Traffic: Why We Drive the Way We Do (and What It Says About Us)

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At first, glance one might assume that Traffic is solely a dry, explicit exploration into driving and congestion in the shallowest of terms. Presumably, it would cover the spectrum of mundane statistics regarding traffic flow, car safety, and more. And it does. Yet Tom Vanderbilt does not simply thrust a broad array of data upon the read in a superficial analysis; he meticulously 'and more importantly, clearly- uses the information presented to delve past the surface and examine the underlying psychological issues and influences that shape the act of driving.

Traffic is broken up into nine distinct chapters, each of which contains two or three subchapters, plus a prologue and epilogue. Each section covers a discrete subject, which allows the reader to jump from segment to segment depending on what elements interest them most. Vanderbilt's work is not limited to strictly abstract analysis, but also includes numerous anecdotes to enrich the subject at hand. Much of the book is dedicated to a meticulous list of notes that catalogue each statistic and fact, but the most telling element of detail is the number of first hand experiences from across the globe, from Los Angeles to New York to Copenhagen to Delhi. Clearly, traffic is not simply an American problem, or even a recent issue; Vanderbilt cites numerous ancient civilizations that had their own trafficking issues, far before automobiles were even conceived. Interestingly enough, humans, presumably the most intelligent creatures on planet earth, are wildly incompetent in commuting when compared to a number of insects of the world, as chapter four details.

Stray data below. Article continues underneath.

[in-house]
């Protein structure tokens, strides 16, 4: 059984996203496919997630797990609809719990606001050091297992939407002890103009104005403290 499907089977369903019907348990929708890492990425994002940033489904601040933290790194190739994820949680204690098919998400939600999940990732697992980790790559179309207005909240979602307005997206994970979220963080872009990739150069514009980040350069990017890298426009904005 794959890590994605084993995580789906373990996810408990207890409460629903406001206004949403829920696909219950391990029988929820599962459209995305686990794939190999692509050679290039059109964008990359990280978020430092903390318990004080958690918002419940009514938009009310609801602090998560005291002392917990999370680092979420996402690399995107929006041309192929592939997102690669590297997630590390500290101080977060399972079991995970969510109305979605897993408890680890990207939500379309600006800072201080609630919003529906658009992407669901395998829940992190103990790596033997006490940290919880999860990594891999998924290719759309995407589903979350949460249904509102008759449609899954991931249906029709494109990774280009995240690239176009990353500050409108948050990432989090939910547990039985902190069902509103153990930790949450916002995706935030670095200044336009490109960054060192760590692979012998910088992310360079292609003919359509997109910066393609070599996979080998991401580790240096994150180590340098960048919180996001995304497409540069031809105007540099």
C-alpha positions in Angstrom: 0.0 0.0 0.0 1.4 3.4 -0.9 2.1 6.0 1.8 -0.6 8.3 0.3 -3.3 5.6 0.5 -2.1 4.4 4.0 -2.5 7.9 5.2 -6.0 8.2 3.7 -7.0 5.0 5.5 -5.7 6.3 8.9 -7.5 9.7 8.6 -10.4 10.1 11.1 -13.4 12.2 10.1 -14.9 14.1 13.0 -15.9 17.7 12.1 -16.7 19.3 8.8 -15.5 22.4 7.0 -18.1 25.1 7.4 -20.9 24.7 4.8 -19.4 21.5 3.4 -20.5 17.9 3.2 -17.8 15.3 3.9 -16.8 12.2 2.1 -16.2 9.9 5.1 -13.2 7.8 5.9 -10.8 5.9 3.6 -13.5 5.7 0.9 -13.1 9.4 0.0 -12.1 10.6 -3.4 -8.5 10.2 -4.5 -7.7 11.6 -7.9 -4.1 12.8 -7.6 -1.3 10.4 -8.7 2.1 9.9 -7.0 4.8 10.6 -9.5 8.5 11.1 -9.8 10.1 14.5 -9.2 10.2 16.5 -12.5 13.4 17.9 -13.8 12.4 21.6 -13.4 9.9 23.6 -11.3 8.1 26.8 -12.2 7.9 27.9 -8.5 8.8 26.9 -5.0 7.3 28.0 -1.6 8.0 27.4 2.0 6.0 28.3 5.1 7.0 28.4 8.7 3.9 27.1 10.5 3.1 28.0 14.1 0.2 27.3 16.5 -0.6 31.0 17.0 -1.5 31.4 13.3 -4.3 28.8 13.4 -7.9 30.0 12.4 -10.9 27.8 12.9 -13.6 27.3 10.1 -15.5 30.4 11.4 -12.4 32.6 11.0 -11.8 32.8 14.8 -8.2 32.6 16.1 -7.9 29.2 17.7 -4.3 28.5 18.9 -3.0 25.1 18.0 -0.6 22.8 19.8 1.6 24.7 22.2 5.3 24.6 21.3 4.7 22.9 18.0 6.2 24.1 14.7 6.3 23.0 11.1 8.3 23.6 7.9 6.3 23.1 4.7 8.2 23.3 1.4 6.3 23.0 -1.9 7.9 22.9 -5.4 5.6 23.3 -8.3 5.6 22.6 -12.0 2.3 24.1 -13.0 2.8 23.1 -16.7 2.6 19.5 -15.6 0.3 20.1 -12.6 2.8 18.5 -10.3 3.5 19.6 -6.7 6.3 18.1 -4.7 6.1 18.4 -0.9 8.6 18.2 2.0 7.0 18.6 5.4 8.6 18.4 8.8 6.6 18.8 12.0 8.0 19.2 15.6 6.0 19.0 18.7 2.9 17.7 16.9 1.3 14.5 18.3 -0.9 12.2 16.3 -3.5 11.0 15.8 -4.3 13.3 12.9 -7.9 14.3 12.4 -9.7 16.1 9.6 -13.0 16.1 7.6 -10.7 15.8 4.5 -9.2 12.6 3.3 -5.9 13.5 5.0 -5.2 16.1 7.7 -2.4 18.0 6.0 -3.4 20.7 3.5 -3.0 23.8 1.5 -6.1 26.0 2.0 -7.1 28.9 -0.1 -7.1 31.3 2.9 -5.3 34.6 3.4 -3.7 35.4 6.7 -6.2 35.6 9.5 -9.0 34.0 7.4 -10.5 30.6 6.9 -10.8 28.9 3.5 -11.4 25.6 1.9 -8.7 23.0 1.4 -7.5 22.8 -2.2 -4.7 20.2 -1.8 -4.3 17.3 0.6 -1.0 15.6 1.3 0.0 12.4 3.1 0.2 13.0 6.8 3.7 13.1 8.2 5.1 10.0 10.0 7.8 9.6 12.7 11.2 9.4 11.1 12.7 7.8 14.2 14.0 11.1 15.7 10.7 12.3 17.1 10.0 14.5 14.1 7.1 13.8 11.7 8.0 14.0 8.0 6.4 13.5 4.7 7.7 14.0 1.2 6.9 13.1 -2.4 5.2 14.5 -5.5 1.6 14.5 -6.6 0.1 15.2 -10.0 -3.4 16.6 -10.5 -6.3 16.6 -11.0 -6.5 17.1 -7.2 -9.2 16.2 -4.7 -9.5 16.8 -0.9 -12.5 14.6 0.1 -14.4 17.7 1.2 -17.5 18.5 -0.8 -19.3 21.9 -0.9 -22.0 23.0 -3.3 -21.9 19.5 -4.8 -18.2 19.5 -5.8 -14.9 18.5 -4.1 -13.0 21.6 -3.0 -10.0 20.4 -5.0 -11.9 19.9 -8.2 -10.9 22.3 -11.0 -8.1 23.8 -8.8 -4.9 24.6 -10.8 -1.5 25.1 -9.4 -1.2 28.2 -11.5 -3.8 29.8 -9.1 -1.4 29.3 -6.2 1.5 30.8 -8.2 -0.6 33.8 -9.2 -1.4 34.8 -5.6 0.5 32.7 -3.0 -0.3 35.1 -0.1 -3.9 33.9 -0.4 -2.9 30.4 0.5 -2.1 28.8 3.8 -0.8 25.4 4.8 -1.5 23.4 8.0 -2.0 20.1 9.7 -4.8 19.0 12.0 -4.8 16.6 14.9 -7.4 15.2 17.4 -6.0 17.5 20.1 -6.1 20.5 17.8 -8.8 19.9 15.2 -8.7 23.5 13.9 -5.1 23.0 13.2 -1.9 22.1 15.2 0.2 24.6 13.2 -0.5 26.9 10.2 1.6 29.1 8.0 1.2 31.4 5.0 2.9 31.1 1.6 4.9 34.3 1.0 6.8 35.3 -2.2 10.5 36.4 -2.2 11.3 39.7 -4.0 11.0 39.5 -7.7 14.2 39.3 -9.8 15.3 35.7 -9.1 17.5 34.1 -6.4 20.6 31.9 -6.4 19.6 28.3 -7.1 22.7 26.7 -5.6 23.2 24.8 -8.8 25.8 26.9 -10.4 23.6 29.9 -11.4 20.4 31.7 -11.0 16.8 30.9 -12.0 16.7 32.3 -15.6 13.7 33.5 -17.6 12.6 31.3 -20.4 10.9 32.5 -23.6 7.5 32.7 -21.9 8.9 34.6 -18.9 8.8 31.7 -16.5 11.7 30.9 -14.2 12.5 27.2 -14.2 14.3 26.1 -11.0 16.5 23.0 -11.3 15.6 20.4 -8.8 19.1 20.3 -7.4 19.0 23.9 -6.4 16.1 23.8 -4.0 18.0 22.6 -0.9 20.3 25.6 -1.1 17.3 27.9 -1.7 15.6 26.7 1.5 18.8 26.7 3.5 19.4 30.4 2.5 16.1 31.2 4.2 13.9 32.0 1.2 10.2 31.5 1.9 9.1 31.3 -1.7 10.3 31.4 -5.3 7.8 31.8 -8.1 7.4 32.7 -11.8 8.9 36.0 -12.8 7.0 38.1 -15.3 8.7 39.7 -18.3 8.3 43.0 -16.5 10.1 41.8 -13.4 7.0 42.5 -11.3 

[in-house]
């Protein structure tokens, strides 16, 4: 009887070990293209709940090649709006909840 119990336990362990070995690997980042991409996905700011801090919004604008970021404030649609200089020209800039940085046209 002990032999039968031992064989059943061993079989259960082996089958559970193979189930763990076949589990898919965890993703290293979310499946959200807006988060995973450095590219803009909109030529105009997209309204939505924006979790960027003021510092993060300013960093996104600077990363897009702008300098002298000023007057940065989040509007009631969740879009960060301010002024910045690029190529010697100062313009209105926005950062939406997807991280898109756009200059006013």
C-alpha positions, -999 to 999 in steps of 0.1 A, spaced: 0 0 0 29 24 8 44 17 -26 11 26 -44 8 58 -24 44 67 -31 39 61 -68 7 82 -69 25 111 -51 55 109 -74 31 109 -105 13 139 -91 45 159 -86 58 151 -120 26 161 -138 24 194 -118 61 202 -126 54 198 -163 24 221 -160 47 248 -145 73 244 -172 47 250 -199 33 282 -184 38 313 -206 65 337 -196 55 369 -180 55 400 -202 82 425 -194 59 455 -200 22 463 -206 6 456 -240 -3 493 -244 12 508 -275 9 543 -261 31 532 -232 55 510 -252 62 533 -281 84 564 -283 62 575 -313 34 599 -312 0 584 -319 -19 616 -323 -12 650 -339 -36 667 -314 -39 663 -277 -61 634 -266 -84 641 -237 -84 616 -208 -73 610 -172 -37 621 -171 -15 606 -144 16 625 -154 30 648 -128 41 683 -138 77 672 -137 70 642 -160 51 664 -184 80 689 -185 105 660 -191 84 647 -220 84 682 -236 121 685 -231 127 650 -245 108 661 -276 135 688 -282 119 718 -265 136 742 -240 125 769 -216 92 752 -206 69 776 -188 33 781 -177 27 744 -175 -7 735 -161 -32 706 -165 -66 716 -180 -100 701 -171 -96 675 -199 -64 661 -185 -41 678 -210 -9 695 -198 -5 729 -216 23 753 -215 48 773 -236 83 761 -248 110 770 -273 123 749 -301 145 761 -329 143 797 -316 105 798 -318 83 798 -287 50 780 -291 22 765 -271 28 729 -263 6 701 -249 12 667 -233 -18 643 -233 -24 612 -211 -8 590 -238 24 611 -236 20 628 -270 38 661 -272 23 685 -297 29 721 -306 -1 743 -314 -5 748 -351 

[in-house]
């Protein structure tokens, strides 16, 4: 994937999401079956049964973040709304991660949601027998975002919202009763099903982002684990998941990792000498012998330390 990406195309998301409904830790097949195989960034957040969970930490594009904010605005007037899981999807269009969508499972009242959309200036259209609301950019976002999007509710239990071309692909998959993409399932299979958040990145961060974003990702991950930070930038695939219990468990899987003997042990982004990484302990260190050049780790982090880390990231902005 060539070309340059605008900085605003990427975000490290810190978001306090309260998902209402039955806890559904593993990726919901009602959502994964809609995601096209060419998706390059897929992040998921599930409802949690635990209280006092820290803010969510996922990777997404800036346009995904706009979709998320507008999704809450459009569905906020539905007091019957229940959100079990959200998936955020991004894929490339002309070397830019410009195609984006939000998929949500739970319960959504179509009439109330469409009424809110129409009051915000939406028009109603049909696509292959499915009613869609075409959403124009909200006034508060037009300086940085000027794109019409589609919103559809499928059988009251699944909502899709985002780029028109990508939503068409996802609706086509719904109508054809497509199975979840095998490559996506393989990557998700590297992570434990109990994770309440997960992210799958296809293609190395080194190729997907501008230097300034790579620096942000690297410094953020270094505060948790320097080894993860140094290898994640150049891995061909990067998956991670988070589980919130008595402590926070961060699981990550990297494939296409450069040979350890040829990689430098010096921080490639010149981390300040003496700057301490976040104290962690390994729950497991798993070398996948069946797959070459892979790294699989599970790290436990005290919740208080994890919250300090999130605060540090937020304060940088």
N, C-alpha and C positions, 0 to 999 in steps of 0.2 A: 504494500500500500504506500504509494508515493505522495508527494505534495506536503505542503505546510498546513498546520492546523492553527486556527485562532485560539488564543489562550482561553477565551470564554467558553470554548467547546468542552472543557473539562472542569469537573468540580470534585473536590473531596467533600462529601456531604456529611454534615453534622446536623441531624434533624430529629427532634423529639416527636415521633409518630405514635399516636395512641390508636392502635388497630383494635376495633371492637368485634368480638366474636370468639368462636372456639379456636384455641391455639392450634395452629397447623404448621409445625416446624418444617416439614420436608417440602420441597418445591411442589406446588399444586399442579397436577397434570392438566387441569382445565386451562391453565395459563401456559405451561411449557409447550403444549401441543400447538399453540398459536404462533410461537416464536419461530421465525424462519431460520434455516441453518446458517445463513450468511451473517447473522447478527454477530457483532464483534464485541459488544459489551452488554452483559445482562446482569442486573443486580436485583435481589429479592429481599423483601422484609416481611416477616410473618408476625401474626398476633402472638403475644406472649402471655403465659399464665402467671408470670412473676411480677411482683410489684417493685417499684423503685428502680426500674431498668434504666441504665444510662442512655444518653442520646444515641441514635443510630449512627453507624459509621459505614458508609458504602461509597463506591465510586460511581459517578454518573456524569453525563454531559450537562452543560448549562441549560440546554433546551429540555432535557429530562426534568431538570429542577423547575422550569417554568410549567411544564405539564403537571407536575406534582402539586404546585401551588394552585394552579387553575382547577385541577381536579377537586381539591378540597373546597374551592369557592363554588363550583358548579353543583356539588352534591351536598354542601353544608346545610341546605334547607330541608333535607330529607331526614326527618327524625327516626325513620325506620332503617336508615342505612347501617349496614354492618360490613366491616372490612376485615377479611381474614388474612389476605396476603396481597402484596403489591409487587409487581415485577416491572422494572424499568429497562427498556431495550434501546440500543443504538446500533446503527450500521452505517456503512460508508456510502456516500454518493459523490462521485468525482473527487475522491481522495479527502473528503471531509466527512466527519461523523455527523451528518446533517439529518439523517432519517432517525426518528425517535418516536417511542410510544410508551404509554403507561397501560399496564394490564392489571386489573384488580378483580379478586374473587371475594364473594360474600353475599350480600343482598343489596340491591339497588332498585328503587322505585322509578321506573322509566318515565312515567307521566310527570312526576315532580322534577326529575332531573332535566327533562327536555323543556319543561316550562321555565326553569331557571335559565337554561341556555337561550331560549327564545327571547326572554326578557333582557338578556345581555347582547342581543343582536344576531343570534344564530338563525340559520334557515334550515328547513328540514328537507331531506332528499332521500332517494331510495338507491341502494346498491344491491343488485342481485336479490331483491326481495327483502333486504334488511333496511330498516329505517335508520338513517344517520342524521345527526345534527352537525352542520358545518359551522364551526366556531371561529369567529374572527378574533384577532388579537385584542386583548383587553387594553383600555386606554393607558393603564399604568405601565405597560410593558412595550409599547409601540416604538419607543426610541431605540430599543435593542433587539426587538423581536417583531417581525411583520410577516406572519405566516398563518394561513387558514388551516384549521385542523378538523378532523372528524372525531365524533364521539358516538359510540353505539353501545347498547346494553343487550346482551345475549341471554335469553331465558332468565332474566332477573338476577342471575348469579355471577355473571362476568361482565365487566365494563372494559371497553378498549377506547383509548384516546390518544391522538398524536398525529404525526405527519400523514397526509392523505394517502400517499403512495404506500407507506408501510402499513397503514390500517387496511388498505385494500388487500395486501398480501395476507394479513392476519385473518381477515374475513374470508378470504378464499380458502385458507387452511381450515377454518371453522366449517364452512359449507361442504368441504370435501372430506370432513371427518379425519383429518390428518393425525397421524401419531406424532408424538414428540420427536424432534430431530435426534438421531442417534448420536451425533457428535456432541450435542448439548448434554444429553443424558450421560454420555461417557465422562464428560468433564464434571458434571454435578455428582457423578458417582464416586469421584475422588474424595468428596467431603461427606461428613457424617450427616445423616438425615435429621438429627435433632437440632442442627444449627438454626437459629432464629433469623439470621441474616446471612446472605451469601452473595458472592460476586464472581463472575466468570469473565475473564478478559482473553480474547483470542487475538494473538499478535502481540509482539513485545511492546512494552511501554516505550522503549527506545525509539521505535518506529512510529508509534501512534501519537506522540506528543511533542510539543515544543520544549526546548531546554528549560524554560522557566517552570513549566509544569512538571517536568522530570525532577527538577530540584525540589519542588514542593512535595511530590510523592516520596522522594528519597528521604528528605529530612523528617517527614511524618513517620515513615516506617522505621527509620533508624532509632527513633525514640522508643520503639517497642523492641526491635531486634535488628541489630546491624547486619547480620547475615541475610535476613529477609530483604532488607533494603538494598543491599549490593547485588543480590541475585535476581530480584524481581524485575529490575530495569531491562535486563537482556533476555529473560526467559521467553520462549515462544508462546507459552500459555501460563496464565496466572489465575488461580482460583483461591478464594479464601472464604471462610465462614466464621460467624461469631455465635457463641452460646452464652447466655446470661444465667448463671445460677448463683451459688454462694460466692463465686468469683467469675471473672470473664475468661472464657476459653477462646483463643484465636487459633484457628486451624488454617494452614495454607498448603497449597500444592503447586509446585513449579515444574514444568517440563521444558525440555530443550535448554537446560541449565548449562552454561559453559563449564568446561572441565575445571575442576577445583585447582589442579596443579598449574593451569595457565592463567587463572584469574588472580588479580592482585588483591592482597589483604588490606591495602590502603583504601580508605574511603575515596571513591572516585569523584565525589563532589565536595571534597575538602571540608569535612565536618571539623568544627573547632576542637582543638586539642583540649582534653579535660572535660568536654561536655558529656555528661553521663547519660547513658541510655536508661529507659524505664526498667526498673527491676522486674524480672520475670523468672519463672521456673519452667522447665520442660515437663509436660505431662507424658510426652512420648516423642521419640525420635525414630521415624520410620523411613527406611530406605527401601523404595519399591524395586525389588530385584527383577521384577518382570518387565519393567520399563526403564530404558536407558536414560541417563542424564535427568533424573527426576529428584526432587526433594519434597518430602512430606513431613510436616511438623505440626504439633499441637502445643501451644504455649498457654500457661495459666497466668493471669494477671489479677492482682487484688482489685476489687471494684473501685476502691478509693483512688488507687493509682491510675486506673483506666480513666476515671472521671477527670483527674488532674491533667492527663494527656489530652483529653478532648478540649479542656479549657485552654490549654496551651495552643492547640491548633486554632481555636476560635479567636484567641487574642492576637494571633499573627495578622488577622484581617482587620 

None of this data, however, would mean anything to the average reader if taken on its own, were it not for Vanderbilt's knack for taking a relatively vague example or idea and pinning it to an every day event that imbues it with a more tangible significance. Traffic is a deeply intriguing and entertaining book that takes the nebulous and mechanical subjects of driving and traffic and strips them down to the constituent psychological aspects that drive them.





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